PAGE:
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Rett syndrome

Rett syndrome is a progressive, neuro-developmental disorder that affects approximately 1 in 10,000 females. Classic Rett syndrome is diagnosed based on a defined set of clinical criteria and characterized by apparently normal development in the first 6-18 months, followed by an arrest in development and subsequent regression in language and motor skills. Frequent symptoms include […]

Rett syndrome is a progressive, neuro-developmental disorder that affects approximately 1 in 10,000 females. Classic Rett syndrome is diagnosed based on a defined set of clinical criteria and characterized by apparently normal development in the first 6-18 months, followed by an arrest in development and subsequent regression in language and motor skills. Frequent symptoms include loss of speech and purposeful hand use, stereotypic hand movements, ataxia, microcephaly, and seizures. “Atypical” Rett syndrome can be milder or more severe than typical Rett syndrome and is diagnosed when some but not all clinical criteria for Rett syndrome are present. The milder form may include mental retardation, mild learning disablilities and/or autism. Mutations in the MECP2 gene have been found to cause Rett syndrome and “atypical” Rett syndrome in females. In males, MECP2 mutations are not as common and responsible for a broad spectrum of neurodevelopmental phenotypes, ranging from severe neonatal encephalopathy to a variety of neuropsychiatric features or mild mental retardation. Rarely, males with a progressive neurodevelopmental syndrome, including mental retardation, spasticity, speech and social problems, have been found to have a duplication or triplication of the MECP2 gene.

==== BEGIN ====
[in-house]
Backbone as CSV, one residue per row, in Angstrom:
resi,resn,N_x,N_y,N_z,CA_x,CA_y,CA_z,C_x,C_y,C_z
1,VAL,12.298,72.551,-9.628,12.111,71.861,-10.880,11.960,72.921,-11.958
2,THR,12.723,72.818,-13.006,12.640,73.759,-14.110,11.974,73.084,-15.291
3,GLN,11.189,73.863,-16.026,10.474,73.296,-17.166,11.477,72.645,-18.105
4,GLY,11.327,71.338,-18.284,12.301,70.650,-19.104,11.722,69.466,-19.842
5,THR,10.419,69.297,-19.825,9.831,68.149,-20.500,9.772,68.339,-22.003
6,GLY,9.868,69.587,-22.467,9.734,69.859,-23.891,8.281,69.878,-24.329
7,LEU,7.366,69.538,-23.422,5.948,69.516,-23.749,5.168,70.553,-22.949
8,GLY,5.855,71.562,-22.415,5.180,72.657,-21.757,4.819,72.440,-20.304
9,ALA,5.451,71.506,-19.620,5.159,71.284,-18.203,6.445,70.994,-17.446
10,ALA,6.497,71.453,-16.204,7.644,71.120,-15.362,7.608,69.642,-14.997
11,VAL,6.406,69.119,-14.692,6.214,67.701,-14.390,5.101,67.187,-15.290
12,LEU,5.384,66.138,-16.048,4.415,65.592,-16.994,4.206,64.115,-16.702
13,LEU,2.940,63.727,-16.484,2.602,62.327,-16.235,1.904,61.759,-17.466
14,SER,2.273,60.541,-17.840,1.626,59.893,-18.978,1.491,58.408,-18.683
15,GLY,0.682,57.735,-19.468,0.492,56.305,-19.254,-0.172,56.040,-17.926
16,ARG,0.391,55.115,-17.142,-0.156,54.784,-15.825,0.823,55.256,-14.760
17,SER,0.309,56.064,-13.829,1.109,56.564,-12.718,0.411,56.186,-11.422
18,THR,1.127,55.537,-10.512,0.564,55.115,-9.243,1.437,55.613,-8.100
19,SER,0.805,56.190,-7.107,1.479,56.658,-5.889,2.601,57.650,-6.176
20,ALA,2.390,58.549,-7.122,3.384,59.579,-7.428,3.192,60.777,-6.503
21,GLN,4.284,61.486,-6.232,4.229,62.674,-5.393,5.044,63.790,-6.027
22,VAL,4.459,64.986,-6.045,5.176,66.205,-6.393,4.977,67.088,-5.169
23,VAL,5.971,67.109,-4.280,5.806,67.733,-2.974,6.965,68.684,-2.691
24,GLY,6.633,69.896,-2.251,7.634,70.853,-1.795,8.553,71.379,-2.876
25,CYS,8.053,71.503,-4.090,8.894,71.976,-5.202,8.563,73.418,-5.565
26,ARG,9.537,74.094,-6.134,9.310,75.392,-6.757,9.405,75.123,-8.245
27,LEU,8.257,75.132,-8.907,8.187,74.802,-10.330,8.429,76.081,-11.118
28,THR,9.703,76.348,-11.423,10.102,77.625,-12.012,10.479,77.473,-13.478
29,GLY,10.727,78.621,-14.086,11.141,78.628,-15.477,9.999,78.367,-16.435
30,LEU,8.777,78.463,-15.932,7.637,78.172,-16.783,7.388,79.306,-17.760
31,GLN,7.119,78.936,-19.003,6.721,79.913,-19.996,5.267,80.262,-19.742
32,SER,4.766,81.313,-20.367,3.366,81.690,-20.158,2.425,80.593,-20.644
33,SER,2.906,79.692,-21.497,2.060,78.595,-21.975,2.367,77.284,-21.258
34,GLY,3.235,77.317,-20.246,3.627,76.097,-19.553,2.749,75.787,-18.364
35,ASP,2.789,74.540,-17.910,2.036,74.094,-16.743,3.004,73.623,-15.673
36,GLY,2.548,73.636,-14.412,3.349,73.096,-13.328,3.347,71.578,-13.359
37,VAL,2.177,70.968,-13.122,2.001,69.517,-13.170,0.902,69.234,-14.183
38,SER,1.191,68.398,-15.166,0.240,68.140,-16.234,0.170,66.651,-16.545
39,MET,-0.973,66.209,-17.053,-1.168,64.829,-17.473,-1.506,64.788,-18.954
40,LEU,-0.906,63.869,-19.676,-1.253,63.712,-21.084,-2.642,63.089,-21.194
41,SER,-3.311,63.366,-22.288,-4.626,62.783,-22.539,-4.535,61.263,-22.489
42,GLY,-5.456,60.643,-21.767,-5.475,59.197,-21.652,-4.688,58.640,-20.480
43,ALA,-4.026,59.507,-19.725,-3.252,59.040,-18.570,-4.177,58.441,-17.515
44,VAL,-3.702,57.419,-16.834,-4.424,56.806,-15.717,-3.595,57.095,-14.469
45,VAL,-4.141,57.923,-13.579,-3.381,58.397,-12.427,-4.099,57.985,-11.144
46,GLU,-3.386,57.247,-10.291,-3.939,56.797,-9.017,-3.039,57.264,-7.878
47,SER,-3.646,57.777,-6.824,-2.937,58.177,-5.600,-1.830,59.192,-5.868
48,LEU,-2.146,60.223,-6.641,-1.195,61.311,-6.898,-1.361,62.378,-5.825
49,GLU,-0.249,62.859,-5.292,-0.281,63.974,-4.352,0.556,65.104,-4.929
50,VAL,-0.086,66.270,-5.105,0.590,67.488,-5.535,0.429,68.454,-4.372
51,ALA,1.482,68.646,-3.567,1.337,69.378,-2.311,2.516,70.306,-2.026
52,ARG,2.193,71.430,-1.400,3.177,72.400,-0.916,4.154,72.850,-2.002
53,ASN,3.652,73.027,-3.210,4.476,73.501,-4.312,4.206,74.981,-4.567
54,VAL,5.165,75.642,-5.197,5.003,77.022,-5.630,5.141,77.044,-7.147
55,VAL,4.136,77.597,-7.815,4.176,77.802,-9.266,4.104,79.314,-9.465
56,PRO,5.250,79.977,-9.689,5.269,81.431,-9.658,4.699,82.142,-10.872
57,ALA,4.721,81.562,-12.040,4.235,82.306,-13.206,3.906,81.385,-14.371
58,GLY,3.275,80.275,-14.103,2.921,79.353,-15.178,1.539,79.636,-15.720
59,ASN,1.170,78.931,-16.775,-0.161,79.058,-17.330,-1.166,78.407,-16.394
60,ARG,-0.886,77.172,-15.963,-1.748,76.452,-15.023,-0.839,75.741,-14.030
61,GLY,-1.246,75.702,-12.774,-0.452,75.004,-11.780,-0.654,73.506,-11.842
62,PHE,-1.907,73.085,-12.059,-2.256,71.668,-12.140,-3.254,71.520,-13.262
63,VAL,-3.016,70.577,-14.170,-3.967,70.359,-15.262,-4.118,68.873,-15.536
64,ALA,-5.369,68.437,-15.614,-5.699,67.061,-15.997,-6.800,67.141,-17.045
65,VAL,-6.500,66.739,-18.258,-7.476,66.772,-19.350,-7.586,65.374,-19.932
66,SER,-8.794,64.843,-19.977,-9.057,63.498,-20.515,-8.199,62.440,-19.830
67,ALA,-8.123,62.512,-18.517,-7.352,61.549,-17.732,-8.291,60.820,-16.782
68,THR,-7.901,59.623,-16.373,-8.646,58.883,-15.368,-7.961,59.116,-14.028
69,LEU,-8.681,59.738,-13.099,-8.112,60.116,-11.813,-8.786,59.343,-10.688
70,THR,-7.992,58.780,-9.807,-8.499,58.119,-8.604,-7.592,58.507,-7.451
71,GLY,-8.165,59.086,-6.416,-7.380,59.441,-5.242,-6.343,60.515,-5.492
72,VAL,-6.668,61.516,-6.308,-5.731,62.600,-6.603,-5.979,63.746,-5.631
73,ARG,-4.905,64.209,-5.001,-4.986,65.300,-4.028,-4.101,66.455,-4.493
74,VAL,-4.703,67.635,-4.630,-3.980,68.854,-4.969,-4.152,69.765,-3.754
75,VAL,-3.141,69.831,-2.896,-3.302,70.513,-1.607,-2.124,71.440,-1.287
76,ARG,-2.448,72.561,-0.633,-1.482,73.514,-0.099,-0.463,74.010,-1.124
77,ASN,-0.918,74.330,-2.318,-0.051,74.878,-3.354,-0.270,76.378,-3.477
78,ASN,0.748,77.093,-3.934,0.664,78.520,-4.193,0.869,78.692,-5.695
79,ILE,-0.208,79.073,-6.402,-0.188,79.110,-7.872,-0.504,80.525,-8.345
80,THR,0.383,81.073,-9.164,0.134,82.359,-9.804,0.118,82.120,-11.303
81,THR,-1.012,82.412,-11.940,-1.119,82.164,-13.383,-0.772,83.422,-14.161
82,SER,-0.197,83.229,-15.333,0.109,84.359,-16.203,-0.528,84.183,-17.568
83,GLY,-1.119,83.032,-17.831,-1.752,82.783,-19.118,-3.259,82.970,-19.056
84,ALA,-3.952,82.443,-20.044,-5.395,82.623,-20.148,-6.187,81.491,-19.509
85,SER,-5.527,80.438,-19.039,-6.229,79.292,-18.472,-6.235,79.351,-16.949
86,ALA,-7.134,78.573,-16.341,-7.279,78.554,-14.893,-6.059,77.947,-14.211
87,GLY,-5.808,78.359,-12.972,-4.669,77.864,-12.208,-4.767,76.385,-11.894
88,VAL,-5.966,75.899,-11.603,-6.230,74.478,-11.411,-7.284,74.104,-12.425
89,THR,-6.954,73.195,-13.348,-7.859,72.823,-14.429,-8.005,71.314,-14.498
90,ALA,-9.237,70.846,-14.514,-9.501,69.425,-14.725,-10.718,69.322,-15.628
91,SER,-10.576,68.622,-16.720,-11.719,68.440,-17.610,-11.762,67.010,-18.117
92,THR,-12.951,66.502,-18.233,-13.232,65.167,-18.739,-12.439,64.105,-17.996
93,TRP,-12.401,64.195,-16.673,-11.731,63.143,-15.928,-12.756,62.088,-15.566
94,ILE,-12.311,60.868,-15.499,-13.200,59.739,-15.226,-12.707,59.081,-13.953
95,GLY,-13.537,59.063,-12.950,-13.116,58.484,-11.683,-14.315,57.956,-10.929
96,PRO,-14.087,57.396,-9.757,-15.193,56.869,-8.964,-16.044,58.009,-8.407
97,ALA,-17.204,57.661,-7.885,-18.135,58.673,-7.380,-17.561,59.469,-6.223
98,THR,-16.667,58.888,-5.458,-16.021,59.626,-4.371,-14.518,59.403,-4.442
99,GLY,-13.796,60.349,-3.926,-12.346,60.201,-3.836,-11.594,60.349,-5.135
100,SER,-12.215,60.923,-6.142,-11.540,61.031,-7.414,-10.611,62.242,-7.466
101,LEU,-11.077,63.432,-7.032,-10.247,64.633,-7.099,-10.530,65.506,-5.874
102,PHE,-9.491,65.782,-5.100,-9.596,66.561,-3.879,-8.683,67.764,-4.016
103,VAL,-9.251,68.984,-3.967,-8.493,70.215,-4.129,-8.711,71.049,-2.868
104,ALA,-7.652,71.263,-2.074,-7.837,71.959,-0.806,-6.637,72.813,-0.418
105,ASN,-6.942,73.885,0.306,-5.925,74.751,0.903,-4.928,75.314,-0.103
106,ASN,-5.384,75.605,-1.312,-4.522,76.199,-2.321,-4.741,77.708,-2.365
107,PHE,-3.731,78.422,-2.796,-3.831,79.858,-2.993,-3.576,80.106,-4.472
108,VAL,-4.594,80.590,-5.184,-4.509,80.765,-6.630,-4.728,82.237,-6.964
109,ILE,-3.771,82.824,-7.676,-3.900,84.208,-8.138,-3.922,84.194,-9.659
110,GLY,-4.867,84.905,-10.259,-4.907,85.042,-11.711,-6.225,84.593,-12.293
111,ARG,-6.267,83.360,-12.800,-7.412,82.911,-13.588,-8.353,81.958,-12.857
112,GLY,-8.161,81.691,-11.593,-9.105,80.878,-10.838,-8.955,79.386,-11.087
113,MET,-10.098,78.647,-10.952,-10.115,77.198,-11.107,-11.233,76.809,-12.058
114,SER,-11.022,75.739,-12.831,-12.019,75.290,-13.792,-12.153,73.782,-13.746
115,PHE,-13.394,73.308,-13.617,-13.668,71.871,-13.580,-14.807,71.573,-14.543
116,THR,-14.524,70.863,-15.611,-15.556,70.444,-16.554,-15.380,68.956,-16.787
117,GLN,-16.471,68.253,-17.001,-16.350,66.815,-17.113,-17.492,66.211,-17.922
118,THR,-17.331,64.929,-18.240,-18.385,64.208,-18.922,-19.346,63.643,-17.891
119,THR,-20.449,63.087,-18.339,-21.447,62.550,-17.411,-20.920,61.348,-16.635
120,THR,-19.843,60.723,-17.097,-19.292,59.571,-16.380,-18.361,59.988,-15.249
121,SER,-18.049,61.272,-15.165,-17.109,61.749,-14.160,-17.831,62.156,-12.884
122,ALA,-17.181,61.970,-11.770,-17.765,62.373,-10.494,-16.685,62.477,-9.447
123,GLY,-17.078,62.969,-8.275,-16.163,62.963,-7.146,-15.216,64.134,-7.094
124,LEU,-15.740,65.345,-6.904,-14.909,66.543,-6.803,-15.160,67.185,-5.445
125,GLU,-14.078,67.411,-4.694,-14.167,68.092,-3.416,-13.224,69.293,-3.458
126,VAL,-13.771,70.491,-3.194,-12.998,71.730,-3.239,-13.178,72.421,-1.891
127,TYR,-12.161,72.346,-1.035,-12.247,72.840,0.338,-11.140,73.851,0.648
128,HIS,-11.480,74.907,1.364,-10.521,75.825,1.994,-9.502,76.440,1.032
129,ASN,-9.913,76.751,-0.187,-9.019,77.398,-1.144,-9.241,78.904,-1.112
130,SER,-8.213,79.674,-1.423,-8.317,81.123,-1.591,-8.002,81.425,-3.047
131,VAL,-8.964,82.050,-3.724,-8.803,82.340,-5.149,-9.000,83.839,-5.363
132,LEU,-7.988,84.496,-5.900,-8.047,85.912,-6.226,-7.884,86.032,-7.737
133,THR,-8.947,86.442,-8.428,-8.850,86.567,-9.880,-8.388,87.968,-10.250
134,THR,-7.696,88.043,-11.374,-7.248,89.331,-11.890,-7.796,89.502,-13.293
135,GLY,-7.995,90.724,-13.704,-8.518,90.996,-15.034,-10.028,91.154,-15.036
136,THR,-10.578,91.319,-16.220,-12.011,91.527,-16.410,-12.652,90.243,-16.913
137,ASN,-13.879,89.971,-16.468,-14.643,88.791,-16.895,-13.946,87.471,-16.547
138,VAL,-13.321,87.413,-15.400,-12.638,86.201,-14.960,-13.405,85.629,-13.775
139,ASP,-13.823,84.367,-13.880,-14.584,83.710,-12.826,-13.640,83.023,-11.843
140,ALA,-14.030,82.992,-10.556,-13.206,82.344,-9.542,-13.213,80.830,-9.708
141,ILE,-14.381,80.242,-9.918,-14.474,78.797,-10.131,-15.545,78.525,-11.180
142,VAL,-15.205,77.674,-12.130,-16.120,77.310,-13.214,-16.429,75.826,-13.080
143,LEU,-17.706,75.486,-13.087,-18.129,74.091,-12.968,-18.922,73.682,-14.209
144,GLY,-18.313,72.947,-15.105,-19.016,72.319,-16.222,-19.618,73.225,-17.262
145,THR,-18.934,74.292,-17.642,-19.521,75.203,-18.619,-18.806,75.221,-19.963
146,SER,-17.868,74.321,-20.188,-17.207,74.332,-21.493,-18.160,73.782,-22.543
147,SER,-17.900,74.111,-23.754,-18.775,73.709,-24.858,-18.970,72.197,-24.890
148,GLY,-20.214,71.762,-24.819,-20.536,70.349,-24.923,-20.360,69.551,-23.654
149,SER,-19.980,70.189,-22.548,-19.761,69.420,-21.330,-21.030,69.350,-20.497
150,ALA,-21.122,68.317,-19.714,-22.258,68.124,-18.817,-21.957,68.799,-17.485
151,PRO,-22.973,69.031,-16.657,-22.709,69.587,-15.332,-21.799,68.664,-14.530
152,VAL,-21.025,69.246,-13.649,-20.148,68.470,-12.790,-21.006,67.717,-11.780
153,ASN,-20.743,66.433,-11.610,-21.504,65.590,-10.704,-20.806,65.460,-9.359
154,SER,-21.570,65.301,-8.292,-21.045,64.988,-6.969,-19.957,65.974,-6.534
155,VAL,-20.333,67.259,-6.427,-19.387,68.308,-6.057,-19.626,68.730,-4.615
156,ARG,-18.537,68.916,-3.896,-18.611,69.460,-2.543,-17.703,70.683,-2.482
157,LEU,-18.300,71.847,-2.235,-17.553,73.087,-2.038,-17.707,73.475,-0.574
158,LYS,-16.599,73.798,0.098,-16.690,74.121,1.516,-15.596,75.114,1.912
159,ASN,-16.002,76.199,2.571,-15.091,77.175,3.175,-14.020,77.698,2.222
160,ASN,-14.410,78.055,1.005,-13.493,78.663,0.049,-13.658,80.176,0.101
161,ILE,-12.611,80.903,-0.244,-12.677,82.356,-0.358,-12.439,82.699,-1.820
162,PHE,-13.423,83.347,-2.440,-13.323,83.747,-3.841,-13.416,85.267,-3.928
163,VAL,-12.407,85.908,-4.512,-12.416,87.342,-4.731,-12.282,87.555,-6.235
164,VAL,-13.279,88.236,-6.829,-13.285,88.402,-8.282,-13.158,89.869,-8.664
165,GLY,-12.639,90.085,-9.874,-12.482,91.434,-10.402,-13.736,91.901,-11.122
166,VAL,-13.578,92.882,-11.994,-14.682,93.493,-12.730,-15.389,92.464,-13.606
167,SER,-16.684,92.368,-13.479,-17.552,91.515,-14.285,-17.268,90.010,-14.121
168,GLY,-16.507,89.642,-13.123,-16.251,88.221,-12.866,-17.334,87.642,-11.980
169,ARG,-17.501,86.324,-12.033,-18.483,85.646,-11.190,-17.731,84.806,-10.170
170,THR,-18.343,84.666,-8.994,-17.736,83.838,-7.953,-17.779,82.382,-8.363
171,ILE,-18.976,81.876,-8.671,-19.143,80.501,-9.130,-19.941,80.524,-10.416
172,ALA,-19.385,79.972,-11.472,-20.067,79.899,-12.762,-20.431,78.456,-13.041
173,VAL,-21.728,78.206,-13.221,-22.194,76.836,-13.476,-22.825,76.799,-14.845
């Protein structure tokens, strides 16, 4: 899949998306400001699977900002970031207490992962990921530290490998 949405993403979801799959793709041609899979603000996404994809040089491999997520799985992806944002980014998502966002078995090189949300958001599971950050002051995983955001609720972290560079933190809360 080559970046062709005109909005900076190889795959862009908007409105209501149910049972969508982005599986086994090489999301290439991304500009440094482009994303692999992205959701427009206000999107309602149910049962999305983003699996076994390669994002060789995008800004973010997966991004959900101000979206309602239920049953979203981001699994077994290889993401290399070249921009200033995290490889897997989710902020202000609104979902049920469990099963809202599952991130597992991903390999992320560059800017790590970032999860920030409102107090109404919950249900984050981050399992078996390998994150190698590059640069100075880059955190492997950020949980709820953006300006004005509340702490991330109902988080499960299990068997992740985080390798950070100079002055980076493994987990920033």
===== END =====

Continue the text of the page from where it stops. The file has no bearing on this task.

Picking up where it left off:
CDKL5 mutations have been associated with X-linked mental retardation and a broad spectrum of neurological symptoms that show broad overlap with atypical Rett syndrome and Angelman syndrome. The majority of patients are females. Most patients have a severe phenotype with early-onset encephalopathy and infantile spasms, global developmental delay and mental retardation, although cases with much milder symptoms have been reported.

Tests Available

Rett/Angelman Syndrome Panel

FORMS AND DOCUMENTS

TEST DETAILS

Genes:
CDKL5, CNTNAP2, FOXG1, MBD5, MECP2, MEF2C, NRXN1, SLC9A6, TCF4, UBE3A, ZEB2
Clinical Utility:
  • Molecular confirmation of a clinical diagnosis
  • To assist with decisions about treatment and management of individuals with epilepsy
  • Testing of at-risk relatives for specific known mutation(s) previously identified in an affected family member
  • Prenatal diagnosis for known familial mutation(s) in at-risk pregnancies
Lab Method:
Exon Array CGH|Next-gen Sequencing

ORDERING

Test Code:
729
Turnaround Time:
8 weeks
Preferred Specimen:
2-5 mL Blood - Lavender Top Tube

BILLING

CPT Codes:
81404x1, 81405x2, 81406x3
New York Approved:
Yes
ABN Required:
Yes
Billing Information:
View Neurology Billing Policy
ICD Codes:
  • 299: Autistic disorder [0-1], Childhood autism, Infantile psychosis, Kanner's syndrome
  • 315.3: Developmental speech or language disorder
  • 315.9: Unspecified delay in development, Developmental disorder NOS, Learning disorder NOS
  • 345.9: Epilepsy, unspecified [0-1] Epileptic convulsions, fits, or seizures NOS Recurrent seizures NOS Seizure disorder NOS Excludes: convulsion (convulsive) disorder (780.39) convulsive seizure or fit NOS (780.39) recurrent convulsions (780.39)
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